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FASD recognition

Berardino Petrelli, Joanne Weinberg, Geoffrey G Hicks
The potential impact of prenatal alcohol exposure (PAE) varies considerably among exposed individuals, with some displaying serious alcohol-related effects and many others showing few or no overt signs of fetal alcohol spectrum disorder (FASD). In animal models, variables such as nutrition, genetic background, health, other drugs, and stress, as well as dosage, duration, and gestational timing of exposure to alcohol can all be controlled in a way that is not possible in a clinical situation. In this review we examine mouse models of PAE and focus on those with demonstrated craniofacial malformations, abnormal brain development, or behavioral phenotypes that may be considered FASD-like outcomes...
April 2018: Biochemistry and Cell Biology, Biochimie et Biologie Cellulaire
Matthew Valentine, Dustin C J Bihm, Lior Wolf, H Eugene Hoyme, Philip A May, David Buckley, Wendy Kalberg, Omar A Abdul-Rahman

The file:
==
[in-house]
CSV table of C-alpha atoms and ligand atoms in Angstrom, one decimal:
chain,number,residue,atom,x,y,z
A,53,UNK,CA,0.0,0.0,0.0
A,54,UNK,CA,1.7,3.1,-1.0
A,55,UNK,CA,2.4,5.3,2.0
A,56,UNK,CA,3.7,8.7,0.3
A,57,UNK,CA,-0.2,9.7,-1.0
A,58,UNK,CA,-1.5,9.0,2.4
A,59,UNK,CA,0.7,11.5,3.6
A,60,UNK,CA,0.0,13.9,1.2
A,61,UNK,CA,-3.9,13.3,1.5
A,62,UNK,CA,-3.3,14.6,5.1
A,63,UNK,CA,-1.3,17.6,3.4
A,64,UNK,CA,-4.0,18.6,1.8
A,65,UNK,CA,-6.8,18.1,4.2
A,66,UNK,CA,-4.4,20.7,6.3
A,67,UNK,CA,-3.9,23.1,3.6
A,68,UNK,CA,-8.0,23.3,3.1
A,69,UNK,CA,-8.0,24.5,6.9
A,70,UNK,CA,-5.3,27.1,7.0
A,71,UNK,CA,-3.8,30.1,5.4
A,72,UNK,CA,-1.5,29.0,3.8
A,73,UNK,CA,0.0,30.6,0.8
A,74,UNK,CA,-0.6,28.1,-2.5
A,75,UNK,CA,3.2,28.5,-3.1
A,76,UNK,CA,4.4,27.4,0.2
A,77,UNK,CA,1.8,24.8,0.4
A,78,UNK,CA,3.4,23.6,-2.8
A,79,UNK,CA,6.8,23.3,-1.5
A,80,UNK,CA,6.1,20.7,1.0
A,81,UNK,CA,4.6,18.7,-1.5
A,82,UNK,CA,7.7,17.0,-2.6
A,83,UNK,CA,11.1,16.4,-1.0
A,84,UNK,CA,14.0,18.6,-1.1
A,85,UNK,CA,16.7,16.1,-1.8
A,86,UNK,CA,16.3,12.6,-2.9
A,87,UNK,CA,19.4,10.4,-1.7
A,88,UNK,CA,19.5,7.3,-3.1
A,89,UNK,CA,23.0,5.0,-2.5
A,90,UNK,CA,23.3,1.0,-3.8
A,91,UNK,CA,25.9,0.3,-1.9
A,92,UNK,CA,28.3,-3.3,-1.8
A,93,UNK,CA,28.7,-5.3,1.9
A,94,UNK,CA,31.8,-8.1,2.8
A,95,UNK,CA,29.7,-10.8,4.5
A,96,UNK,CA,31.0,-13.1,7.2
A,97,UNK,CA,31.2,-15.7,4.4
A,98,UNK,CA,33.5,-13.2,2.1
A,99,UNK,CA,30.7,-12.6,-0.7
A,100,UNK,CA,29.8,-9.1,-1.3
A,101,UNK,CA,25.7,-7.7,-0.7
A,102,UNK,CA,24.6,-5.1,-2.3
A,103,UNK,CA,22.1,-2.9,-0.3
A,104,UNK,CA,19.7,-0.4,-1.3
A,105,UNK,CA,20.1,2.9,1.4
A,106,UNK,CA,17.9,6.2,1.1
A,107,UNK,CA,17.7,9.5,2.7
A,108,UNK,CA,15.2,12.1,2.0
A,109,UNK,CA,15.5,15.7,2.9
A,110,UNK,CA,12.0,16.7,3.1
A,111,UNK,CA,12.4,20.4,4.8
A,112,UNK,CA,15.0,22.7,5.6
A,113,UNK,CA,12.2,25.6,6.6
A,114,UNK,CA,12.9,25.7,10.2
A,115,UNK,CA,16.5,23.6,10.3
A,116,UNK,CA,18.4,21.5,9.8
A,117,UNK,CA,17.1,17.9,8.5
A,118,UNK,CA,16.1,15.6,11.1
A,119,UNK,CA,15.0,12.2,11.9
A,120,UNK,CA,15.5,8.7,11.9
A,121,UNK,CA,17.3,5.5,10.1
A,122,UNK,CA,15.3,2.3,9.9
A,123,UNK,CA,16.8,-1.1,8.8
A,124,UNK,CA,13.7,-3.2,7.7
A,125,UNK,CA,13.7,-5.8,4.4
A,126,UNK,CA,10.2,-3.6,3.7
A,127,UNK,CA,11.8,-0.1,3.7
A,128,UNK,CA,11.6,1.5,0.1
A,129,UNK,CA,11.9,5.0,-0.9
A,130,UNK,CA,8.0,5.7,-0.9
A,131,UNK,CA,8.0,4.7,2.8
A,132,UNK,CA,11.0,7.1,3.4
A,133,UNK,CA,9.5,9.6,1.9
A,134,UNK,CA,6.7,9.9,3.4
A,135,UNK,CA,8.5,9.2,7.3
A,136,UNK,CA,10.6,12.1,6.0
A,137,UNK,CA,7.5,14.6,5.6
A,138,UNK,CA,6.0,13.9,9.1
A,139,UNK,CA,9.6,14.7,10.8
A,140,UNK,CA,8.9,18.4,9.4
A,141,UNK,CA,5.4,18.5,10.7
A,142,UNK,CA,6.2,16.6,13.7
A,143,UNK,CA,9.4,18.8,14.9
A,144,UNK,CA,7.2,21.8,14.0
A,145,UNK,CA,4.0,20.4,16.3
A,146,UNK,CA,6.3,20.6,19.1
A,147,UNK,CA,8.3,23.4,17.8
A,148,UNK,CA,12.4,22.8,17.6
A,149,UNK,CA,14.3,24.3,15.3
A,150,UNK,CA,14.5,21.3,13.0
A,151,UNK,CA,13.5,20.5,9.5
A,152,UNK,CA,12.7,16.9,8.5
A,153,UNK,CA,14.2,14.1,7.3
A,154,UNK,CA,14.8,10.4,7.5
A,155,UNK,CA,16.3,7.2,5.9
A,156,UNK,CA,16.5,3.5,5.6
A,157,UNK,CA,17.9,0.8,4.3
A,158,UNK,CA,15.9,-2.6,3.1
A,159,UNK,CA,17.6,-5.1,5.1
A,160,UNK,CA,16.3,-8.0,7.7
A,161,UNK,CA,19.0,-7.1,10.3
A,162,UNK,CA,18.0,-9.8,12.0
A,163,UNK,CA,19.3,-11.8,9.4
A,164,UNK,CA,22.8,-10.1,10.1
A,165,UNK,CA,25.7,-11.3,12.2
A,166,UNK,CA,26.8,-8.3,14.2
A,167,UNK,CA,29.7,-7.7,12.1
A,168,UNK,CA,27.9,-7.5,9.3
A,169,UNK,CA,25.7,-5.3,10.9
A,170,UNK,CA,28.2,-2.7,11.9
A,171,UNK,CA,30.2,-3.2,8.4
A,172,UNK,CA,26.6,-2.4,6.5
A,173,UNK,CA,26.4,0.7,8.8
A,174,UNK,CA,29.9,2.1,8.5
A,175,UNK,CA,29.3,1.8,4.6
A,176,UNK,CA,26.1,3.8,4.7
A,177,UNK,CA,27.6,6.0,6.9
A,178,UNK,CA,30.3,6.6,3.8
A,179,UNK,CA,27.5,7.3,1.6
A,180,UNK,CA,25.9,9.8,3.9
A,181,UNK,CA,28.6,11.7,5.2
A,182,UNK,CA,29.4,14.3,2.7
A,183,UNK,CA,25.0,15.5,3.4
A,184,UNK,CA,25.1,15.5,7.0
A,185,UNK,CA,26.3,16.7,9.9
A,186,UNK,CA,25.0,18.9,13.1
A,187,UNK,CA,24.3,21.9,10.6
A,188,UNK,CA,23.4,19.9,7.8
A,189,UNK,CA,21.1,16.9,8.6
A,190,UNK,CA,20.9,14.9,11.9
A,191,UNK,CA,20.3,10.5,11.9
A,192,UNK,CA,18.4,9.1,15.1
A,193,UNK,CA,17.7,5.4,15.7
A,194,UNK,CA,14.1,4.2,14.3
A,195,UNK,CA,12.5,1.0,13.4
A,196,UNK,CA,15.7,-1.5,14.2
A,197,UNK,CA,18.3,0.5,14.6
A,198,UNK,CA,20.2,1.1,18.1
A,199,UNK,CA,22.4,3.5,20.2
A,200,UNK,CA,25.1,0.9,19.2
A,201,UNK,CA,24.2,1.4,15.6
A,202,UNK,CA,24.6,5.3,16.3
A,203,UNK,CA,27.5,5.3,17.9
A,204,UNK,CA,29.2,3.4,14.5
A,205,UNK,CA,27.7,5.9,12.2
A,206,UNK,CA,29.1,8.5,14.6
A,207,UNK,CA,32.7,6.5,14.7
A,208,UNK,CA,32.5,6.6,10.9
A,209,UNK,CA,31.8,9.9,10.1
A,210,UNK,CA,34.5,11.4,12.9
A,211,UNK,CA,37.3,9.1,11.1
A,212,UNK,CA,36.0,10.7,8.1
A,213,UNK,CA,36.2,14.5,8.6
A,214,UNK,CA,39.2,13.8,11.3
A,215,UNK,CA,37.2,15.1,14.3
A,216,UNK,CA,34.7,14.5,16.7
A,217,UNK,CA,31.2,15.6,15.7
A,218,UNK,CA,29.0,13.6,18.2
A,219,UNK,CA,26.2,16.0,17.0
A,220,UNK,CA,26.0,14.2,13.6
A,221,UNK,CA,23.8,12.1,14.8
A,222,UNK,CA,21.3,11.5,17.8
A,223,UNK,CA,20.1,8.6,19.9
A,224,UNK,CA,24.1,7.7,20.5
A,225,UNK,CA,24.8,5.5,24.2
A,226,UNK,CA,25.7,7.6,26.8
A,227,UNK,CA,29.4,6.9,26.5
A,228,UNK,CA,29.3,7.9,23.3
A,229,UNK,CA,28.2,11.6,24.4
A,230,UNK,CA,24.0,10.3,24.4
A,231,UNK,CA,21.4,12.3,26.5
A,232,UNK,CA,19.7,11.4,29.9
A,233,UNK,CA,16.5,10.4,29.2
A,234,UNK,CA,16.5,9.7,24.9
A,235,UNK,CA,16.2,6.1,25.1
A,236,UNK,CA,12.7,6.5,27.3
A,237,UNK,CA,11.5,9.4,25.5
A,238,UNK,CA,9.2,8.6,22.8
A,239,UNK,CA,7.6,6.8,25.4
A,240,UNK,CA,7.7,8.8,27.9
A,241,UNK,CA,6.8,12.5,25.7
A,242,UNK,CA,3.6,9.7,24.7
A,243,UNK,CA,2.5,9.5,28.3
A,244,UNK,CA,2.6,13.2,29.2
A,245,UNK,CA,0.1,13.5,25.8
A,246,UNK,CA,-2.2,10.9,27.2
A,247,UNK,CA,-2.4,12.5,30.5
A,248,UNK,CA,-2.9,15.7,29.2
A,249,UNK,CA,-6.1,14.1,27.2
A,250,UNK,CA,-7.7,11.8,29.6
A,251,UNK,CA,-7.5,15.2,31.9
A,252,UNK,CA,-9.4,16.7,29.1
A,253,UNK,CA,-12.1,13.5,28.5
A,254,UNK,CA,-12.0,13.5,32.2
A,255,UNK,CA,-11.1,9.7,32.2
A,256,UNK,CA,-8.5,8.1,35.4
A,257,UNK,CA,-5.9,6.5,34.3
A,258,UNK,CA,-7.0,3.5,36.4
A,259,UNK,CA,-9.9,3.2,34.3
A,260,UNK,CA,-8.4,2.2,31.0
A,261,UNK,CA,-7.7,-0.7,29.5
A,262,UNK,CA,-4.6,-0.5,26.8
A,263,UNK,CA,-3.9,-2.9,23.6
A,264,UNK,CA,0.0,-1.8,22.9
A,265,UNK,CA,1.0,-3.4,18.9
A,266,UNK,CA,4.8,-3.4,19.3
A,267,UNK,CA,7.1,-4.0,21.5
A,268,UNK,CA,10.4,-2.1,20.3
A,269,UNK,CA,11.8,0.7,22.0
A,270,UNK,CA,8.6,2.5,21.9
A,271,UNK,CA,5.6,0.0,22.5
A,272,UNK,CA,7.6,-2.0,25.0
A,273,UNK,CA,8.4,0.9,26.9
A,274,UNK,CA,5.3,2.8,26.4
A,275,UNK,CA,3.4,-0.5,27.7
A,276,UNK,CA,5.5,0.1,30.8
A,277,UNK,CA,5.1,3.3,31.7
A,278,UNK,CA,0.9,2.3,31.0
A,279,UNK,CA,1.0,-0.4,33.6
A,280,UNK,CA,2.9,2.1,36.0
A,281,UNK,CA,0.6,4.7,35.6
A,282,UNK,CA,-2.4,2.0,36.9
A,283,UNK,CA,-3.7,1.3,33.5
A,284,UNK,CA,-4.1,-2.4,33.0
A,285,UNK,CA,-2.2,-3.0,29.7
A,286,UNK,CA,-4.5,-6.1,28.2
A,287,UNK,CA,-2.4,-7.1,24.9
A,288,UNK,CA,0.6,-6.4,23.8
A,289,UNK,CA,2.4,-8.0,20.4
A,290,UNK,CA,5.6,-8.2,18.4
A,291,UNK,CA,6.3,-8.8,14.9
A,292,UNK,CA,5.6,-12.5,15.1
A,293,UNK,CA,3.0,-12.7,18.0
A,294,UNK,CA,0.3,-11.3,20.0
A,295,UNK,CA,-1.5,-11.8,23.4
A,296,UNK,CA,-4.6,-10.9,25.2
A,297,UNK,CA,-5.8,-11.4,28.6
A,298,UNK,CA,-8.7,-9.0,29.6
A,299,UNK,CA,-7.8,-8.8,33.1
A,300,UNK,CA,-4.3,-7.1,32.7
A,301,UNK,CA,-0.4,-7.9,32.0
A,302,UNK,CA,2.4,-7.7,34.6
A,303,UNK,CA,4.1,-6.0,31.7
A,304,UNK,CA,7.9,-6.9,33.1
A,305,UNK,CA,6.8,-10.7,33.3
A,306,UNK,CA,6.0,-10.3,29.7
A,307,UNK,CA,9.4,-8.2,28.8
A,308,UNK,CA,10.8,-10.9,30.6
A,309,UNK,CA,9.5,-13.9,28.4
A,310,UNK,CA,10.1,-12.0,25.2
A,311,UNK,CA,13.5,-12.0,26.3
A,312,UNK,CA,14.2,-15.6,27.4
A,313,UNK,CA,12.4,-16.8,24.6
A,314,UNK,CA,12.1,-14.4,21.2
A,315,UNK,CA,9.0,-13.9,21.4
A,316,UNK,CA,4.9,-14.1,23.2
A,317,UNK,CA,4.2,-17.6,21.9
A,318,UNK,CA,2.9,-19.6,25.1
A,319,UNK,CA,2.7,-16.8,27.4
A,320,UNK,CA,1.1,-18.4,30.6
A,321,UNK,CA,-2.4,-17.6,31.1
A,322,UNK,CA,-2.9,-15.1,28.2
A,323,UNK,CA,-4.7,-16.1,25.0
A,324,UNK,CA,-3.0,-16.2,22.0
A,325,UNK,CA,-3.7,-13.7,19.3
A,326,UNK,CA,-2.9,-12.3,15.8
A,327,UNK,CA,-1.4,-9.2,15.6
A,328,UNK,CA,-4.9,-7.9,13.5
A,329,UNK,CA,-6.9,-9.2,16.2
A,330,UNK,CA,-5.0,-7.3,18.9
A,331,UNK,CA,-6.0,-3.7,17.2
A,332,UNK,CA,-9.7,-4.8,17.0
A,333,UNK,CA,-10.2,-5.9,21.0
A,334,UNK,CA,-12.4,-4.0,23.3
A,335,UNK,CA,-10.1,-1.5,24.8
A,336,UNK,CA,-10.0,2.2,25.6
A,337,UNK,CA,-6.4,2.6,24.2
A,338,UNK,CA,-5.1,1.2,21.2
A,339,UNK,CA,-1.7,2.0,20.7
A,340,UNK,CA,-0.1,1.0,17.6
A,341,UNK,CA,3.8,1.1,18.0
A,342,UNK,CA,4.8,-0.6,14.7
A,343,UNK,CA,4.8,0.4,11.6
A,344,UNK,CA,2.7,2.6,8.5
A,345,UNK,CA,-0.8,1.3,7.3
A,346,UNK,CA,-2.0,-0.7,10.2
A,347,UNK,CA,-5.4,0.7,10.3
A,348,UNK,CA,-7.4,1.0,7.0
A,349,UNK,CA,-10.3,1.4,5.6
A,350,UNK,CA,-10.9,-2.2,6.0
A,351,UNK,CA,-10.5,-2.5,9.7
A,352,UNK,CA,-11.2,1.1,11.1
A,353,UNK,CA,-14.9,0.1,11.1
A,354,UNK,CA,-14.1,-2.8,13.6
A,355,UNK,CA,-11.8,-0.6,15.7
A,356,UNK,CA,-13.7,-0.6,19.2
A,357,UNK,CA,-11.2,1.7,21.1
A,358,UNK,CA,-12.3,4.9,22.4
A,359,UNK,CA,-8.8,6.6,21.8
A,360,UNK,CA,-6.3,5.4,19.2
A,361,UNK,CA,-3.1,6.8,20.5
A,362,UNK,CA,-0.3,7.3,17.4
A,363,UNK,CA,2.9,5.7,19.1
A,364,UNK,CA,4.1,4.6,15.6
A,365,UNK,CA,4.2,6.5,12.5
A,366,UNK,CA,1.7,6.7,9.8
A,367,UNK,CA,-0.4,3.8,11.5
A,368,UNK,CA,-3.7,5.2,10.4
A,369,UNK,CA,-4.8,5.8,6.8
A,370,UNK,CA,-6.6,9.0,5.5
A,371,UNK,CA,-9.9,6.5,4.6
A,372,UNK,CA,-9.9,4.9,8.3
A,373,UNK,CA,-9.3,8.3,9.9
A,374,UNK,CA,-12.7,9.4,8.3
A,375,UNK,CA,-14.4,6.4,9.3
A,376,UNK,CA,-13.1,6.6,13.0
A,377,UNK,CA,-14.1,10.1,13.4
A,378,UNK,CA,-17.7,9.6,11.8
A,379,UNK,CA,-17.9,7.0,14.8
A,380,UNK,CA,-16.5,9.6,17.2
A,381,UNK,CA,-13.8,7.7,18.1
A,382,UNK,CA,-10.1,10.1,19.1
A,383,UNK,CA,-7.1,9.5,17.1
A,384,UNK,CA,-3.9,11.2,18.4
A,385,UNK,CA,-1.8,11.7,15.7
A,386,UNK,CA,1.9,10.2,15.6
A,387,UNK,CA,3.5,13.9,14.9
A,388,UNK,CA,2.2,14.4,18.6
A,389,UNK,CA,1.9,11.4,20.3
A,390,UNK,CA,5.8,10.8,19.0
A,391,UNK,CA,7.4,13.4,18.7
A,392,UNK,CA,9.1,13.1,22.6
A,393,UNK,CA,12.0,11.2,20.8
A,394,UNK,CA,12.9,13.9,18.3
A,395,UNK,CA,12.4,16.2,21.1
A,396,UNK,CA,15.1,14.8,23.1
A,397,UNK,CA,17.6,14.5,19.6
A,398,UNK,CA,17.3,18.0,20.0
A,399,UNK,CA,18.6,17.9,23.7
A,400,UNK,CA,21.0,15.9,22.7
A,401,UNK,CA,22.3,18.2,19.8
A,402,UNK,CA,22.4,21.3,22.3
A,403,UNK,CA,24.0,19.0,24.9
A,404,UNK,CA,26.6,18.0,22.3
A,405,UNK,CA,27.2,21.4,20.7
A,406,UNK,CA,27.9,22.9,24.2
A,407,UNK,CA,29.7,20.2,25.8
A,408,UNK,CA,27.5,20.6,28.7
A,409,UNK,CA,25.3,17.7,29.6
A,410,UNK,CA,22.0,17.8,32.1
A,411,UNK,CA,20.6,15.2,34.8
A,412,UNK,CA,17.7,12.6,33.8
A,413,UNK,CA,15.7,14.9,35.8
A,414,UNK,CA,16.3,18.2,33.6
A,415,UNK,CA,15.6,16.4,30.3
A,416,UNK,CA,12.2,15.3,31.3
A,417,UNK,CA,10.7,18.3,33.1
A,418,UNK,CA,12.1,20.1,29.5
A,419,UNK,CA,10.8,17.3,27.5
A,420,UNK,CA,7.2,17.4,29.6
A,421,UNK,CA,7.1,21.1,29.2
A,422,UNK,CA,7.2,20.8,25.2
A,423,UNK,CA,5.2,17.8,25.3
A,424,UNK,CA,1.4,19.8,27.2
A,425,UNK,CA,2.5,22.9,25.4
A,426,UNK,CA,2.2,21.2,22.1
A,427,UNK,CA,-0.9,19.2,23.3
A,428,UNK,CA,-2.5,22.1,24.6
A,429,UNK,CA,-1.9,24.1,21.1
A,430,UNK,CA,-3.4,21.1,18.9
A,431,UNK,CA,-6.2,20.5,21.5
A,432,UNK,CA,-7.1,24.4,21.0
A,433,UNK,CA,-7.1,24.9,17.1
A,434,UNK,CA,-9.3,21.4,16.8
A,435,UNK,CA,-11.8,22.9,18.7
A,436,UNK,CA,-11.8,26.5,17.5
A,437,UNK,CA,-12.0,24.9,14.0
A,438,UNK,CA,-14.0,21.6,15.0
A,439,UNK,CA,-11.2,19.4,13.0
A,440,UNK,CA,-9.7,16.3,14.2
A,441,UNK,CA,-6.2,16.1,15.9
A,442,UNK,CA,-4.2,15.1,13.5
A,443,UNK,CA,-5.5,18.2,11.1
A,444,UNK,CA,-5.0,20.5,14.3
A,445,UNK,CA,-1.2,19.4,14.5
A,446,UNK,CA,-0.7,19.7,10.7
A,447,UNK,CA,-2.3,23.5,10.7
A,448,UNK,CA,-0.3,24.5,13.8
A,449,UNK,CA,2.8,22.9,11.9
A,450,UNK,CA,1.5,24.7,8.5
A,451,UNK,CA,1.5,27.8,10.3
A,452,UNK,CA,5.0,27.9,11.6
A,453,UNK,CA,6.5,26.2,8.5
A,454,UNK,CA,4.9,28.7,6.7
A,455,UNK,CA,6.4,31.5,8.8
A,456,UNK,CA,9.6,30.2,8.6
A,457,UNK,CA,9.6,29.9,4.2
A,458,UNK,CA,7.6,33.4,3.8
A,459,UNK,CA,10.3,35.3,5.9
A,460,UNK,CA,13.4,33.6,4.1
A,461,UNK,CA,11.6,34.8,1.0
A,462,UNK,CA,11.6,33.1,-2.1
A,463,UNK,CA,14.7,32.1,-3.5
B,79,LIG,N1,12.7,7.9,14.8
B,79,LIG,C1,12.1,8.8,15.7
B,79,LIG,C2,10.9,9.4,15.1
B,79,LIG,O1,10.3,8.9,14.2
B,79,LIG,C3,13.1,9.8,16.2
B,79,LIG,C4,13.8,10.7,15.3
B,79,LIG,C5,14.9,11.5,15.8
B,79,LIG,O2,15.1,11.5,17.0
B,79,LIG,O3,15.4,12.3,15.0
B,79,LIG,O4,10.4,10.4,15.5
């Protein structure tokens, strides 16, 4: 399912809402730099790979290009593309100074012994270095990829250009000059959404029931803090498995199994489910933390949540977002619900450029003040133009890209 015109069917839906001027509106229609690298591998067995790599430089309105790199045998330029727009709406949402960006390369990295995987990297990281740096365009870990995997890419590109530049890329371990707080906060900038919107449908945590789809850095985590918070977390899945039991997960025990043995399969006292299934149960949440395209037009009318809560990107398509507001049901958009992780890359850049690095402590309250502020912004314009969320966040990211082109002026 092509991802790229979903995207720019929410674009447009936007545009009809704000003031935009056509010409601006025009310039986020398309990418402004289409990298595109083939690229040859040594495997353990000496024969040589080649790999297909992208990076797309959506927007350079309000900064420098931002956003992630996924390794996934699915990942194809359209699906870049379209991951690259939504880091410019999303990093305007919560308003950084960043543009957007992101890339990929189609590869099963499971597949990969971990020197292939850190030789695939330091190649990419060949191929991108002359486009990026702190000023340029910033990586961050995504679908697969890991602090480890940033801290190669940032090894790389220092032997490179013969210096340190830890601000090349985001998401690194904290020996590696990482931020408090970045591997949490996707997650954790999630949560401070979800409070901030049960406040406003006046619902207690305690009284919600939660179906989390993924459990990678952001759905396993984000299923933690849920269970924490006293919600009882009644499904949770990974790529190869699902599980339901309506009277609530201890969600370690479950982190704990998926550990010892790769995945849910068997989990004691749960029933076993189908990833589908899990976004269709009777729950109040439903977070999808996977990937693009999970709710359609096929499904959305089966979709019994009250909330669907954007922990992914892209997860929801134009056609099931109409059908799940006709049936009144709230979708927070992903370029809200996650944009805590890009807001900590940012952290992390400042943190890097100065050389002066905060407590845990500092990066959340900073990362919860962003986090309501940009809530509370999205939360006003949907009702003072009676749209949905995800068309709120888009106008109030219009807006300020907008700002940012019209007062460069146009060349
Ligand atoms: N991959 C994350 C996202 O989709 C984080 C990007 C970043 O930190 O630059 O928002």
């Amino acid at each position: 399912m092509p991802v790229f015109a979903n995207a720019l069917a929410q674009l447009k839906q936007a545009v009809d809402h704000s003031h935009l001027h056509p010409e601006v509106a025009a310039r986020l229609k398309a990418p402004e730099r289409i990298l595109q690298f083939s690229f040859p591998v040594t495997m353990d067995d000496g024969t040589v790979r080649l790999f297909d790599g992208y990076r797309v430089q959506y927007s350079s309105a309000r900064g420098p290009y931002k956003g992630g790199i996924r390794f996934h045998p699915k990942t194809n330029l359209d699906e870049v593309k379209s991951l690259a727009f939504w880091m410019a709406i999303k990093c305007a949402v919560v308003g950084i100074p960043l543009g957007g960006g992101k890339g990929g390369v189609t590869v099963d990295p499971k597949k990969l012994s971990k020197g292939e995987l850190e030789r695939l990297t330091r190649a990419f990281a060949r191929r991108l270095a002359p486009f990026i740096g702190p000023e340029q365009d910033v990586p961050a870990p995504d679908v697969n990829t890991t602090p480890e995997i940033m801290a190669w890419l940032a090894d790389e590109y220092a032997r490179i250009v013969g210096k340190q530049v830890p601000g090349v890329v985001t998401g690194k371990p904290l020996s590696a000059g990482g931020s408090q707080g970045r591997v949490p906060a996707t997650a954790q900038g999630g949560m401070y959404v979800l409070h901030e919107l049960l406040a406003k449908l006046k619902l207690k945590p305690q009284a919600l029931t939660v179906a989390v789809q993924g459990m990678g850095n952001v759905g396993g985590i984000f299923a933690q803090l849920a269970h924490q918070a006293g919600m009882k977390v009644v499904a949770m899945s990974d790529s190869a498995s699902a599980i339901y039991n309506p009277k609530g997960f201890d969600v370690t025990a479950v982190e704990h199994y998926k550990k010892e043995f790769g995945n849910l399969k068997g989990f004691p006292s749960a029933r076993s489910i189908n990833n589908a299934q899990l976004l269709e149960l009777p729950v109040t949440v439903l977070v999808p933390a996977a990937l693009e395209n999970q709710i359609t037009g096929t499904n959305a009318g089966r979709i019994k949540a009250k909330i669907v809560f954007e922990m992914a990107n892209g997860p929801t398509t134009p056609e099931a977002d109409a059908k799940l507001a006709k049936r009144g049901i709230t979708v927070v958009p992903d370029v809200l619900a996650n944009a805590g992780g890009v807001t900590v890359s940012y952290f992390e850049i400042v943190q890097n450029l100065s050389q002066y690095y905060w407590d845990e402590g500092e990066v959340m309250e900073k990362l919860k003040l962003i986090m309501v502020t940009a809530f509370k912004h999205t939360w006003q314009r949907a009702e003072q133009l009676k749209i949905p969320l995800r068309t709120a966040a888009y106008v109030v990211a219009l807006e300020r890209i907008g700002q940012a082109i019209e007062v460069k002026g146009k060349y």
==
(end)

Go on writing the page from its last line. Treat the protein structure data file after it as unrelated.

OBJECTIVES: To compare the detection of facial attributes by computer-based facial recognition software of 2-D images against standard, manual examination in fetal alcohol spectrum disorders (FASD). METHODS: Participants were gathered from the Fetal Alcohol Syndrome Epidemiology Research database. Standard frontal and oblique photographs of children were obtained during a manual, in-person dysmorphology assessment. Images were submitted for facial analysis conducted by the facial dysmorphology novel analysis technology (an automated system), which assesses ratios of measurements between various facial landmarks to determine the presence of dysmorphic features...
December 2017: Pediatrics
Angela Nash, Leah Davies
Prenatal alcohol exposure is the cause of fetal alcohol spectrum disorders (FASDs), the prevalence of which is similar to that of other developmental disabilities like Down syndrome and autism. Children, adolescents, and adults who live with the disabilities associated with prenatal alcohol exposure face extraordinary challenges throughout their lives. Pediatric providers need to be able to identify patients with FASD because early recognition and intervention is known to improve life outcomes for affected individuals...
September 2017: Journal of Pediatric Health Care
Lídia Cantacorps, Silvia Alfonso-Loeches, Maria Moscoso-Castro, Javier Cuitavi, Irene Gracia-Rubio, Raúl López-Arnau, Elena Escubedo, Consuelo Guerri, Olga Valverde